Good morning. Thank you for inviting me to introduce this panel discussion.
And thanks to the International Swaps and Derivatives Association (ISDA) for hosting our event. I’m glad to be here alongside these exceptional panelists to talk about some important changes that may be coming to Canada’s interest rate benchmarks.
In fact, interest rate benchmark reform is happening globally. Since 2013, the Financial Stability Board’s Official Sector Steering Group has been guiding efforts to establish a more solid foundation for financial products worldwide.
The Bank of Canada is a member of this steering group. One of the Bank’s core functions is to foster a stable and efficient financial system. That’s why it’s important we support efforts to ensure the architecture that sustains Canada’s financial system is robust and resilient.
And, of course, the Bank is a central player in the Canadian Alternative Reference Rate (CARR) working group on benchmark reform. This group was established in March 2018 and includes many key stakeholders from Canada’s financial system.1
In 2020, CARR was tasked with taking a closer look at the Canadian Dollar Offered Rate (CDOR), which is currently the predominant interest rate benchmark in Canada. The group explored how to bolster the robustness and resiliency of Canada’s benchmark regime. This involved analyzing CDOR’s efficacy and making recommendations for the future based on that assessment.
Looking at CDOR’s efficacy
By way of background, CDOR has been around for about 40 years now. It was originally conceived as the basis for pricing lending facilities related to bankers’ acceptances (BAs). It’s a forward-looking term rate that incorporates bank credit. And it has served us well since its inception in the 1980s.
Today, it is administered by Refinitiv Benchmark Services (UK) Limited and is used in more than $20 trillion worth of transactions—or gross notional exposure. Derivatives account for 97% of these exposures, although some also relates to floating-rate notes and loans.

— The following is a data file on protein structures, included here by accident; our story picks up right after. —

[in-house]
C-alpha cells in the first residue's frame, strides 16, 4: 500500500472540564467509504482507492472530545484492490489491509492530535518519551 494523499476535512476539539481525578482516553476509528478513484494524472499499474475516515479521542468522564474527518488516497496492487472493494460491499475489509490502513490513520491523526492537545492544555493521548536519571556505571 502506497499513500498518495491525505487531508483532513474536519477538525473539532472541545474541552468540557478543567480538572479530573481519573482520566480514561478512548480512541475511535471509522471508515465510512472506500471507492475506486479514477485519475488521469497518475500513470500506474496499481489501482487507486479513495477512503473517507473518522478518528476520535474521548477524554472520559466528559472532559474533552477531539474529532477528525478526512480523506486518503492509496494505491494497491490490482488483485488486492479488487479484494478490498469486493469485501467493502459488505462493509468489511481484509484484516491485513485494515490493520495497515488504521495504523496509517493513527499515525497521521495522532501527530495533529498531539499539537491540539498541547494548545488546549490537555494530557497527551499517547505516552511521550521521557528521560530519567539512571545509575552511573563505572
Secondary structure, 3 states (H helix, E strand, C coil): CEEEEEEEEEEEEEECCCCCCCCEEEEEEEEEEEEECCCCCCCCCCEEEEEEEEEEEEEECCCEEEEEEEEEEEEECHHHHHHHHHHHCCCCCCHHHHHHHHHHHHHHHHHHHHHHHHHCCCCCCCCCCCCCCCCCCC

As I just said, CDOR has served us well. But in the first part of CARR’s review process—analyzing CDOR’s efficacy—it became clear that some aspects of CDOR’s architecture could pose risks to its future robustness and resiliency.
One involves the new, higher standards that are expected of critical interest rate benchmarks around the world. These standards, developed by the International Organization of Securities Commissions (IOSCO), provide the goalposts for robust benchmarks.
IOSCO recommends that benchmarks be based on large volumes of underlying arm’s-length transactions. This concept is enshrined in the benchmark rules recently introduced by the Canadian Securities Administrators. But CDOR is set based primarily on expert judgment rather than on transactions.
Another risk is that banks are starting to move away from the BA lending model, which was the basis for the development of CDOR. We are seeing more loans that reference CDOR but do not result in the creation of BAs. When this happens, the BAs that are issued are increasingly being held on balance sheets instead of being sold into the market. The shrinking supply of issued BAs erodes the foundation upon which CDOR is built.
Considering the future
With these issues in mind, CARR considered whether it would be possible to reform or enhance CDOR.